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Strategic Planning Must-Haves That Are Often Overlooked

In today’s environment, neglecting these key business strategies can negatively impact long-term planning and performance
By Keith Hughey, Senior Consultant

As changing member service expectations, shifting workplace demographics and new technologies reshape the financial services landscape, maintaining focus on strategies that position your credit union to remain competitive in the marketplace requires looking beyond the initiatives that are typically included in a strategic plan. 

Needless to say, on-going attention to growing both your member base and market share are crucial. We can add to that making sure you have the right products in place, the technology to provide the proper support and the right number of branches in the right locations to meet your member service needs. These are all fundamental for preserving a strong organization. 

However, it is also essential to maintain quality leadership and establish a strong connection with your community. It is no less important to realize that – in addition to excellent member service – it takes profitability to grow and continue to provide value to your members in order to remain viable. By including these initiatives in your strategic planning conversation, you can maintain a more efficient institution that has the resources necessary to succeed far into the future. 

Ensure uninterrupted, quality leadership with a pro-active succession plan 

While developing and implementing a succession plan is an essential element of maintaining long-term leadership depth, most institutions don’t begin this process until a retirement is imminent or there is a loss at the leadership level. When such a gap in leadership occurs, a succession plan can have critical implications for a credit union, from a continuity and regulatory perspective, as well as regarding its ability to reach its strategic goals and objectives successfully.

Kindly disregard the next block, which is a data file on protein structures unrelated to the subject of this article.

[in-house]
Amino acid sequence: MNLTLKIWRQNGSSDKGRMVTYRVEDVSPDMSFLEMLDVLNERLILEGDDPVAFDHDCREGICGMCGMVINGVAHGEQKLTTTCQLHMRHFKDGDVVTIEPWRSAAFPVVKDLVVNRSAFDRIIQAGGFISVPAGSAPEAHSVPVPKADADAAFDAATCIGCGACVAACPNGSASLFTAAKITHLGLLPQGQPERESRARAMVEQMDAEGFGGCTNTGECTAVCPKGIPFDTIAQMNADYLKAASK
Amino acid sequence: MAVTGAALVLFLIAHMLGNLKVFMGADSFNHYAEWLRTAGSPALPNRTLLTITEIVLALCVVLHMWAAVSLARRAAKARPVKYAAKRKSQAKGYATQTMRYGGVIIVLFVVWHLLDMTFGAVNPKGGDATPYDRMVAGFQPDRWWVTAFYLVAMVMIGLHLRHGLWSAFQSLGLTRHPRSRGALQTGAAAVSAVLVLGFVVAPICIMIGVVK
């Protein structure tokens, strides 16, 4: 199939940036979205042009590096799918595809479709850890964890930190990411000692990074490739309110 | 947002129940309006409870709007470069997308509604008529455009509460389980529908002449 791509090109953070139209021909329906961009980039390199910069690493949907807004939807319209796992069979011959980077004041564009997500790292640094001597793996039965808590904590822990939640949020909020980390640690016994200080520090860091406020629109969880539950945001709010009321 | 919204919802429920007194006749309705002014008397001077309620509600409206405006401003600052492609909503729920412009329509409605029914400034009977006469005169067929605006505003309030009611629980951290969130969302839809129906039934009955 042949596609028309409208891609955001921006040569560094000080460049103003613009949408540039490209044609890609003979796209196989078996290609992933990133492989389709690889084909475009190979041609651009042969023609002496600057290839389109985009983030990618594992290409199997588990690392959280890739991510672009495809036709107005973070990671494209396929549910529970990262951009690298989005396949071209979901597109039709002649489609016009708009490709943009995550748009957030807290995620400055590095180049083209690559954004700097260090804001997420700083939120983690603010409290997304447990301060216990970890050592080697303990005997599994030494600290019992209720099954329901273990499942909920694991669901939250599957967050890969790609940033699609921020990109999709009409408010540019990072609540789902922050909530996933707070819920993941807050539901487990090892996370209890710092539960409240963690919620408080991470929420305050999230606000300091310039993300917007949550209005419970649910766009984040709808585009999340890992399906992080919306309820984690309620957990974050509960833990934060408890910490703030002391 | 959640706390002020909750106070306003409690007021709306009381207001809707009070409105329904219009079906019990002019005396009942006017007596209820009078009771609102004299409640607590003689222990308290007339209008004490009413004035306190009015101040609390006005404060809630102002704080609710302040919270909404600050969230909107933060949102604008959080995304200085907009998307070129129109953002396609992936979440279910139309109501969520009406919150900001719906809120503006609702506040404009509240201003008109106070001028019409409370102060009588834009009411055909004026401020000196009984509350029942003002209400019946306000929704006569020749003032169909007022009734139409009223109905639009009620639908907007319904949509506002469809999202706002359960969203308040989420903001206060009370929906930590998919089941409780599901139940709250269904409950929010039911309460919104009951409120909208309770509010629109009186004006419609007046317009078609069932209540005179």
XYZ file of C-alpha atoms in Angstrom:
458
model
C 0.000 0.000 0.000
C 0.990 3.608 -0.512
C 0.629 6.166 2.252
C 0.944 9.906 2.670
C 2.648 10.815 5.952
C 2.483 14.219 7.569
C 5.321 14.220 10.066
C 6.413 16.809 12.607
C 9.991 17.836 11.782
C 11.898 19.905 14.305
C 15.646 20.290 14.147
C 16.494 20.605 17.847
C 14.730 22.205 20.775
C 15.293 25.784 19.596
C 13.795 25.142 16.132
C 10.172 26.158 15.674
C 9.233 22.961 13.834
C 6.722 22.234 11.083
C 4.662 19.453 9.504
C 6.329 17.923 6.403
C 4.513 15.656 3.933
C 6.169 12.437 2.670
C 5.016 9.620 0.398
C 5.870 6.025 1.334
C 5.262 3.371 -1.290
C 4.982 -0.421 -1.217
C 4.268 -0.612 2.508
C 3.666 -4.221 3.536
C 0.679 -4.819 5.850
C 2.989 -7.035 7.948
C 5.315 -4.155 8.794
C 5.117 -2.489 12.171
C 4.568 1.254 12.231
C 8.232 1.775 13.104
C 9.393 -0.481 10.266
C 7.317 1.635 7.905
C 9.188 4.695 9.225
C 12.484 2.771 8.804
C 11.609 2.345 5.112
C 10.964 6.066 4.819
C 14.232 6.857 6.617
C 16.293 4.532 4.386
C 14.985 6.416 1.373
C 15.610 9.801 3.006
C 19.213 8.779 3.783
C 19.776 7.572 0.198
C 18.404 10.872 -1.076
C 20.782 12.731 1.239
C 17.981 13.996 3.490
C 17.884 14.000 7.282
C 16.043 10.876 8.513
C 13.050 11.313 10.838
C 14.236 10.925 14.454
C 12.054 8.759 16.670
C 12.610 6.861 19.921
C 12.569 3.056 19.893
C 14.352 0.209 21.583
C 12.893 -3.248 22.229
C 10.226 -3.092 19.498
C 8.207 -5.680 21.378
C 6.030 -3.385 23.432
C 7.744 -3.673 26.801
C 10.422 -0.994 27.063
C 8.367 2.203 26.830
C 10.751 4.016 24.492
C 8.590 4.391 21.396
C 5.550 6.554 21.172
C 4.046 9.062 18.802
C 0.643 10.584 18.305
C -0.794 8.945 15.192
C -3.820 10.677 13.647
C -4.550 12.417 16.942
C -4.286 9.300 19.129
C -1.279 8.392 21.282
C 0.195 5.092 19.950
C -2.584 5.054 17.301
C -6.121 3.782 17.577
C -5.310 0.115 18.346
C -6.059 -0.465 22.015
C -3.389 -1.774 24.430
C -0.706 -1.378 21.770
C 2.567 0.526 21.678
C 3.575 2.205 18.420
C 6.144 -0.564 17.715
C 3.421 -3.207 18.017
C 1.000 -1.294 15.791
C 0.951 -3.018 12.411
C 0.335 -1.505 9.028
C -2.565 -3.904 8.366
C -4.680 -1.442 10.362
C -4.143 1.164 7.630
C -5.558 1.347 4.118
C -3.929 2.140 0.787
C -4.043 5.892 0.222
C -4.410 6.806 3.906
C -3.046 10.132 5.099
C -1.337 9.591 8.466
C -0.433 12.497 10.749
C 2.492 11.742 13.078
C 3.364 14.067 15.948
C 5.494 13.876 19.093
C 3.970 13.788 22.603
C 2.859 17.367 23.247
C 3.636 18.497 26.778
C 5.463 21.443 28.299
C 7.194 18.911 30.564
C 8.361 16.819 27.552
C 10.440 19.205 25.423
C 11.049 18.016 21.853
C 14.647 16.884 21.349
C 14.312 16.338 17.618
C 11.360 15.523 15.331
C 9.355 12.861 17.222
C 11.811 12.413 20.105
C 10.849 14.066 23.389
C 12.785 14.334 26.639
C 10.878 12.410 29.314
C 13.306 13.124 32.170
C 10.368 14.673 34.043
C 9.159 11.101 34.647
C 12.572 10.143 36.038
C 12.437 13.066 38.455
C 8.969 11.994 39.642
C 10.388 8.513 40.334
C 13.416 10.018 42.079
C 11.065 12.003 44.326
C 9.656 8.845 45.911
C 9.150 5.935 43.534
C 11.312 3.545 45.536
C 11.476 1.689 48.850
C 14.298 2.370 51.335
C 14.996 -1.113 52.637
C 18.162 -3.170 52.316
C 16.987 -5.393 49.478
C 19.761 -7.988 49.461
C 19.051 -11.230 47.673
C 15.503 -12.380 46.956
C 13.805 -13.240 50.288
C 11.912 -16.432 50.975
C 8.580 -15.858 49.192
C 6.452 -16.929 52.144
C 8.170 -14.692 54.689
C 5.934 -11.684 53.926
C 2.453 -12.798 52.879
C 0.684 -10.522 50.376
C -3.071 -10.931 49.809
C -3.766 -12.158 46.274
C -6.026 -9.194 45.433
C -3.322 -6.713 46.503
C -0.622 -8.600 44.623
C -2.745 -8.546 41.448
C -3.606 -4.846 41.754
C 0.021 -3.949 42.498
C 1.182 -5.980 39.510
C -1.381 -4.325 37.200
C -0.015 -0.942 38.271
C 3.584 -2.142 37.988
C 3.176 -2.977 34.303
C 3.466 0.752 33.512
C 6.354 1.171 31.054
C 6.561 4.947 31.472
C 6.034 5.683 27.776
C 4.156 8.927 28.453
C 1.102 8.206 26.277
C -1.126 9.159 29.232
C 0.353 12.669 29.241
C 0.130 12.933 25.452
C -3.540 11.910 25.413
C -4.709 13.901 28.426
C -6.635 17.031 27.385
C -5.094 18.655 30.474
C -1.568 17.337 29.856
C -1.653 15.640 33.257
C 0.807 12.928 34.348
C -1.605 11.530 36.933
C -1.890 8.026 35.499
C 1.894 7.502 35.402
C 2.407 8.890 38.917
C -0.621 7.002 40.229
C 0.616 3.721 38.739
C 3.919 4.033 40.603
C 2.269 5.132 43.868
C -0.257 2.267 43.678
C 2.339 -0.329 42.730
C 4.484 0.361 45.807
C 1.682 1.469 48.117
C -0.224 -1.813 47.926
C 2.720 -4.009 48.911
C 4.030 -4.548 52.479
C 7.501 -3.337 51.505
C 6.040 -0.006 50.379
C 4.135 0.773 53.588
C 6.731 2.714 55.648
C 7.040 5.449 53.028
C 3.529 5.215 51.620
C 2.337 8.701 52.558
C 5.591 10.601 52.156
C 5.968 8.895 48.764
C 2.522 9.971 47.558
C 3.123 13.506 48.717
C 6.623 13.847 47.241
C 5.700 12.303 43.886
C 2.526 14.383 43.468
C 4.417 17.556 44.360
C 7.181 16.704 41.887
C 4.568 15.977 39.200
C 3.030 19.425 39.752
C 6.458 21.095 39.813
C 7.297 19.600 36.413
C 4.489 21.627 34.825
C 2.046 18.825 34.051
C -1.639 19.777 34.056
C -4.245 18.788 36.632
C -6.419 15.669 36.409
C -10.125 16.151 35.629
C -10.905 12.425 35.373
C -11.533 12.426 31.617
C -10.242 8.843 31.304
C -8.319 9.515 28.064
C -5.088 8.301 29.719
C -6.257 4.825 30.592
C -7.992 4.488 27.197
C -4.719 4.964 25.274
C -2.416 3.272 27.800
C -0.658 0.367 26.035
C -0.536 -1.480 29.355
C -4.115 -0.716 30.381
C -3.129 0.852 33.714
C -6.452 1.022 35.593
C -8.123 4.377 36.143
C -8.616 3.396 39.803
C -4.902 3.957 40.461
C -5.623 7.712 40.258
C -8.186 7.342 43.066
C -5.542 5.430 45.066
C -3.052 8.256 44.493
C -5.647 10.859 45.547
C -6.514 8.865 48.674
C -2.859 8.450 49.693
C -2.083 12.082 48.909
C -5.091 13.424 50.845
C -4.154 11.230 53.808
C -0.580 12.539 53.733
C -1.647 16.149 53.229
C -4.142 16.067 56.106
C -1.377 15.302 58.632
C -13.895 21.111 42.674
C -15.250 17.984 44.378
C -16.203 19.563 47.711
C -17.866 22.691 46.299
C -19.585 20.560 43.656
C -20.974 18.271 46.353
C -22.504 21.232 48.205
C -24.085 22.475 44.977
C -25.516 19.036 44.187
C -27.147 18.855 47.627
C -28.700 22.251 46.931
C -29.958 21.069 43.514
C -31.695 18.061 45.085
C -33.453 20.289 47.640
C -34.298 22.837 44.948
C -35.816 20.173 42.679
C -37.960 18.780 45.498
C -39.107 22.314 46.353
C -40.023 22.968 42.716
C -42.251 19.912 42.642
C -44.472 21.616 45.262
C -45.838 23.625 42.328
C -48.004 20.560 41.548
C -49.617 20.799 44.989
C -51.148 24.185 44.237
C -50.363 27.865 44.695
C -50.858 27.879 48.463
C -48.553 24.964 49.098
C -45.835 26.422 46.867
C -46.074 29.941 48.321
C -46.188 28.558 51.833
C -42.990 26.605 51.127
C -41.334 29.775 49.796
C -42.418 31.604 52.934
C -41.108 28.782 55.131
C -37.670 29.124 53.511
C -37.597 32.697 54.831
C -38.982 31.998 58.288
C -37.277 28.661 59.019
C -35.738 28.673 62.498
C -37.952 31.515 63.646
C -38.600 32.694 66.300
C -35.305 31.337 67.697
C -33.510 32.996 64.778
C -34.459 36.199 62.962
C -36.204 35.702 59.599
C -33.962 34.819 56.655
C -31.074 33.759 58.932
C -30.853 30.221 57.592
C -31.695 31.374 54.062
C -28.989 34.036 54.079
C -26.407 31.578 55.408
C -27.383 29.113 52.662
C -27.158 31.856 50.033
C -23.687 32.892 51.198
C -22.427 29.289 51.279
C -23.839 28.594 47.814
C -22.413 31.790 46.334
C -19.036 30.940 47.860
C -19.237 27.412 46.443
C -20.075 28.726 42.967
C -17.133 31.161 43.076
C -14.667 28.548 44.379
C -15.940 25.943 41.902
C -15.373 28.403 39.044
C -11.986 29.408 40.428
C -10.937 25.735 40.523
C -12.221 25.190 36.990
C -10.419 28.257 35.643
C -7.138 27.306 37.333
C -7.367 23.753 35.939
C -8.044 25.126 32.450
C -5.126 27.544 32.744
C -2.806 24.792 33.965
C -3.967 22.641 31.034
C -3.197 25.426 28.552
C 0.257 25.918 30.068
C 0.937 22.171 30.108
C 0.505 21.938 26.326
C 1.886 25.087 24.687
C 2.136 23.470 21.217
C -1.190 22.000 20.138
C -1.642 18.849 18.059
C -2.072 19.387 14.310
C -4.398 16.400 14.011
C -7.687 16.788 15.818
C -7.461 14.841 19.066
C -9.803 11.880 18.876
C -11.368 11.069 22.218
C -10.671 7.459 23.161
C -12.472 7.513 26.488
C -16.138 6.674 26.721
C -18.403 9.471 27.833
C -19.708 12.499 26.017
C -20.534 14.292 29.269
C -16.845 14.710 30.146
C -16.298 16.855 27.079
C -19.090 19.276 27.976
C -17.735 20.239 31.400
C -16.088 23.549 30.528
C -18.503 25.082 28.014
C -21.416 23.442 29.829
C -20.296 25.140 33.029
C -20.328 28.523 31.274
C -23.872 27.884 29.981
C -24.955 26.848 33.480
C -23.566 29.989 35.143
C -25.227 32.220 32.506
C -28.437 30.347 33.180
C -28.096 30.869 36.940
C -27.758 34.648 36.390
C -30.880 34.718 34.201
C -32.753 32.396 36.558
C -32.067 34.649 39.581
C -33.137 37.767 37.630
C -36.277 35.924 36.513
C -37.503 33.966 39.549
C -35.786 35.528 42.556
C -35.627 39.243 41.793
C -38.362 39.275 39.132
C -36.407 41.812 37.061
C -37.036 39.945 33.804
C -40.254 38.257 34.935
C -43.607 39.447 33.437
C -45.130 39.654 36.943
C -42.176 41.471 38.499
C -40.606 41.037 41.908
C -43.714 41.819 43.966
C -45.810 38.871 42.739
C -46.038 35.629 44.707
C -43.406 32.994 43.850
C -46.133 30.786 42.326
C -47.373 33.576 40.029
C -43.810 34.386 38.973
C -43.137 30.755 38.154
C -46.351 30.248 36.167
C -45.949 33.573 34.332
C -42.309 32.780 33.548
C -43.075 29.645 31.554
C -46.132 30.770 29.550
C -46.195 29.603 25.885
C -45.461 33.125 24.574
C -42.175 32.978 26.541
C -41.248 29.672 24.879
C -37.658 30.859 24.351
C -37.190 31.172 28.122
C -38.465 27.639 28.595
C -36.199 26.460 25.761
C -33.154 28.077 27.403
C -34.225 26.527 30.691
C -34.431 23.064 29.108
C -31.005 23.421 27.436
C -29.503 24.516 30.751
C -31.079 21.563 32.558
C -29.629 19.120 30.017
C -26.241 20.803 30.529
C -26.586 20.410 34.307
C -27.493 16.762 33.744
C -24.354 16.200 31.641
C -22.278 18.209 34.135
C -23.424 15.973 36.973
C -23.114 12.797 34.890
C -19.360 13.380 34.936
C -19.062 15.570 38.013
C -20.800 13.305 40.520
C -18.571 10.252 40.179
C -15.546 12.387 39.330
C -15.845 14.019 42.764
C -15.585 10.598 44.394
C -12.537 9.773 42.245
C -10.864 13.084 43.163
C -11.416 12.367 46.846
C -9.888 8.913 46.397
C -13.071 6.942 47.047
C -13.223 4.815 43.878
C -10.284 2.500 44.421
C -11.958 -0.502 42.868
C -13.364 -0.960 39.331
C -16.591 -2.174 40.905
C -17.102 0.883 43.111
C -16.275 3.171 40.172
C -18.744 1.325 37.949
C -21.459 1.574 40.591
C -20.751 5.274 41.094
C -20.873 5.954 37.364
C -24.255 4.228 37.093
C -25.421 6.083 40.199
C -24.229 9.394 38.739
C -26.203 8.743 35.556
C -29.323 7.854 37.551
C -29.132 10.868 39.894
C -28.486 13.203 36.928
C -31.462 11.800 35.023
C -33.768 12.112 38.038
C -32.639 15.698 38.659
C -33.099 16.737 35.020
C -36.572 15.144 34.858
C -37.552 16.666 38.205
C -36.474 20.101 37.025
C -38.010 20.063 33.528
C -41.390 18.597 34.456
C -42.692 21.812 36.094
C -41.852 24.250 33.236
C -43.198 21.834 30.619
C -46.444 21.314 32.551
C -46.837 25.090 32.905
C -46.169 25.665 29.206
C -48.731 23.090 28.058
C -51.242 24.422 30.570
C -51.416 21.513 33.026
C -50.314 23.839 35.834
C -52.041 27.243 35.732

As Baby Boomers continue to reach retirement age over the next several years, their departure from leadership roles is expected to have a profound influence on organizational leadership. Also, as the economy is expected to improve and more financial institutions are starting to hire again, younger employees may be willing to test the job market if they have been staying put due to lack of other potential opportunities. 

Implementing a succession plan that identifies management potential within the organization and provides a path to expanded responsibility and opportunity for those employees who possess leadership qualities will allow you to avoid gaps in leadership. This will also help to create a workplace environment where employees feel valued and, in turn, are more committed to making the institution successful.